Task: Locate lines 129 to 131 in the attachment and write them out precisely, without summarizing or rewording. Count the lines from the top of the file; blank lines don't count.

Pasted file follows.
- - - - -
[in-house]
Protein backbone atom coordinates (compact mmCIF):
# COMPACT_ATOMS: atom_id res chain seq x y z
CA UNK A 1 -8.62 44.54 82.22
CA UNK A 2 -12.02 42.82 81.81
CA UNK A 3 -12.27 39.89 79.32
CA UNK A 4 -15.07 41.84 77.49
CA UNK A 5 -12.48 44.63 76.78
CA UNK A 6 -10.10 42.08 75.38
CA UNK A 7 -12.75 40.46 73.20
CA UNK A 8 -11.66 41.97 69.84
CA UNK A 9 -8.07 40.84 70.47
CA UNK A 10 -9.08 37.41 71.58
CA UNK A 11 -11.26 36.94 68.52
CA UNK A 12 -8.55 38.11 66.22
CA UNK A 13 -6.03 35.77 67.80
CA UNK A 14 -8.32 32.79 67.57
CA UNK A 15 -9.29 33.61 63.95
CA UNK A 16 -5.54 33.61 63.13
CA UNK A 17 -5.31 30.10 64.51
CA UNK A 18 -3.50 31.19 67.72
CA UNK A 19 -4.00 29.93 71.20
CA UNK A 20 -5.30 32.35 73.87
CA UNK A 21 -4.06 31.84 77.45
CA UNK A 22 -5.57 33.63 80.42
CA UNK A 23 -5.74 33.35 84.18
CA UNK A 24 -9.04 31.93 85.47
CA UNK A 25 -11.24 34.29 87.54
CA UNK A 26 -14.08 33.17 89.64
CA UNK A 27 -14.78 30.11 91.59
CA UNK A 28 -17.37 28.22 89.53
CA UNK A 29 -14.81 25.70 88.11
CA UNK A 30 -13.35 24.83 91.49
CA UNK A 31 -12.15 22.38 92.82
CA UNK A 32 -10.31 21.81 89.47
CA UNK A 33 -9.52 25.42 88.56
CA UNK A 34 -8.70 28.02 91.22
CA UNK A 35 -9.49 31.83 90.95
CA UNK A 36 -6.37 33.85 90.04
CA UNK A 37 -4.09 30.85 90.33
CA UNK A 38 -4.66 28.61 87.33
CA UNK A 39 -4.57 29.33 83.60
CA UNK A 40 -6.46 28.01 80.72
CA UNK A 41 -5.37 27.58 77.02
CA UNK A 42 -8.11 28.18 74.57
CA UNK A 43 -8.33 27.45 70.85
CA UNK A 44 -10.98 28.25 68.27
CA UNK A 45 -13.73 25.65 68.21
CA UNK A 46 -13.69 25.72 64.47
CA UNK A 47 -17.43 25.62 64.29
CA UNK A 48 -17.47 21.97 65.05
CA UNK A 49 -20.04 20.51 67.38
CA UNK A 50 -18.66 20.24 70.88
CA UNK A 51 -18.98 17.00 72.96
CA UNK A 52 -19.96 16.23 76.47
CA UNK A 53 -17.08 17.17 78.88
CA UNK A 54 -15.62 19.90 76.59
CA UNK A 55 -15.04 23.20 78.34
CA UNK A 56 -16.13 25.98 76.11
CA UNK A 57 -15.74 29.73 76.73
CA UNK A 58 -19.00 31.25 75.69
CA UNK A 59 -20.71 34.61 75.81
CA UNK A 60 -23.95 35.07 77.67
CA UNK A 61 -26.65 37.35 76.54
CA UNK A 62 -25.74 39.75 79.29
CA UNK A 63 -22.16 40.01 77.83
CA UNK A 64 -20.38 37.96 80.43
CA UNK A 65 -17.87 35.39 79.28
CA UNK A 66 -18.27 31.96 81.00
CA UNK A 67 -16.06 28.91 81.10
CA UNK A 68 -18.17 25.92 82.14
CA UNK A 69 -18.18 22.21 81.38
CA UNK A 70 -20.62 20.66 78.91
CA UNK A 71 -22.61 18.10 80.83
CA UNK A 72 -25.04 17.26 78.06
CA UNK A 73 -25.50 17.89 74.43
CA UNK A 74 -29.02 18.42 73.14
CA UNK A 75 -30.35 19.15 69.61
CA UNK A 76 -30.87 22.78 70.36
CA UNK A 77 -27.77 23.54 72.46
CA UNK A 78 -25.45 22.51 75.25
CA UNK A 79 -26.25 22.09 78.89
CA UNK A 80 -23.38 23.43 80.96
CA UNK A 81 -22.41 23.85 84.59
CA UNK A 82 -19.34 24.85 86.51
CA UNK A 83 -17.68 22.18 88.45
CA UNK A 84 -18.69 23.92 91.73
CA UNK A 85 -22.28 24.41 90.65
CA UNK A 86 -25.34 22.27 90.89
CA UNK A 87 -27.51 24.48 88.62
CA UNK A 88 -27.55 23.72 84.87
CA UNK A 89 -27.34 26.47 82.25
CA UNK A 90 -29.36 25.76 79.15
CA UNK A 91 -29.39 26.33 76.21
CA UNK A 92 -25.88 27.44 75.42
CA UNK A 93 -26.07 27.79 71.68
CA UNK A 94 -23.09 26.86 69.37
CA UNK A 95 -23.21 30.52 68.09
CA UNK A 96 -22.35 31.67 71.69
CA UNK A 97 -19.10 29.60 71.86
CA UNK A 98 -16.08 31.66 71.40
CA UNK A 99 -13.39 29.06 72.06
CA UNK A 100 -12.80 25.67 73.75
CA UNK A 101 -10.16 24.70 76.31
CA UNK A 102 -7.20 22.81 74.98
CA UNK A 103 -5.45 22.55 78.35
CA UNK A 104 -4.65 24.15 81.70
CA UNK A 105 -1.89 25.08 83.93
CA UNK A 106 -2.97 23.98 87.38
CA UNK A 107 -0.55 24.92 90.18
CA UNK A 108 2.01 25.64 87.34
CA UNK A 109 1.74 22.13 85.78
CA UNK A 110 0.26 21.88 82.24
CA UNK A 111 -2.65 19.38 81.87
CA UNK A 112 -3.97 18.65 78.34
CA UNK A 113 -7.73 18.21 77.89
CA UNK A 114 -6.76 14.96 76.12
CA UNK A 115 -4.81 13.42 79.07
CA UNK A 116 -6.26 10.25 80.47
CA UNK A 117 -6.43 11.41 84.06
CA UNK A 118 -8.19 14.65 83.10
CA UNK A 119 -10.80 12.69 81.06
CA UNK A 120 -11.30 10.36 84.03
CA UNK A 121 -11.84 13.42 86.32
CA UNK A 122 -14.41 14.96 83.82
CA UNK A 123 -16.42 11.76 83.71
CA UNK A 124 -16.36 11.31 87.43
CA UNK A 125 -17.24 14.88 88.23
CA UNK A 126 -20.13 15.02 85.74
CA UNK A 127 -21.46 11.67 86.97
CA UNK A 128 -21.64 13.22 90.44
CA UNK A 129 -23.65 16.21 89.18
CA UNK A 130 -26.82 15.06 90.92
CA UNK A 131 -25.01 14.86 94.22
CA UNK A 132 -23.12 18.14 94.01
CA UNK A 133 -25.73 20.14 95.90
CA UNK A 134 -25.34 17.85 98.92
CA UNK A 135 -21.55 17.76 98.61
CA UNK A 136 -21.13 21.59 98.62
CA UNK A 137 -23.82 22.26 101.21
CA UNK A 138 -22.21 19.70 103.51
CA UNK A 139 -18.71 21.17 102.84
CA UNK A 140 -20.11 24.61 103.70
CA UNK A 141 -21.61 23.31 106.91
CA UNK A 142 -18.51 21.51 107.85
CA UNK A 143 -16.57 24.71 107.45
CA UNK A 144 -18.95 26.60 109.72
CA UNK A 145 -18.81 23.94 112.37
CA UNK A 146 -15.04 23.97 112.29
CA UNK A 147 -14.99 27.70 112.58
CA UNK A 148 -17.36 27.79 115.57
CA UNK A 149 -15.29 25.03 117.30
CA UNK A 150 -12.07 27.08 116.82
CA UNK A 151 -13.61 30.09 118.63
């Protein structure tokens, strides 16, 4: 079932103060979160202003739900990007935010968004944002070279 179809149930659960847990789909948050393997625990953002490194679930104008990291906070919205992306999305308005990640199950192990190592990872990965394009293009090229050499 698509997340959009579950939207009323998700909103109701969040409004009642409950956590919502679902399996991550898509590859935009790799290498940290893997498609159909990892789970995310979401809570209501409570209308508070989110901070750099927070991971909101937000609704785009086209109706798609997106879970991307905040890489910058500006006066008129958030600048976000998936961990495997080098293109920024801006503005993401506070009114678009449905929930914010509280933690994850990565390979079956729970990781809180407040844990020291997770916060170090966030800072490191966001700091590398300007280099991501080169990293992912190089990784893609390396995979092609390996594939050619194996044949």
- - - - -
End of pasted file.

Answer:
CA UNK A 126 -20.13 15.02 85.74
CA UNK A 127 -21.46 11.67 86.97
CA UNK A 128 -21.64 13.22 90.44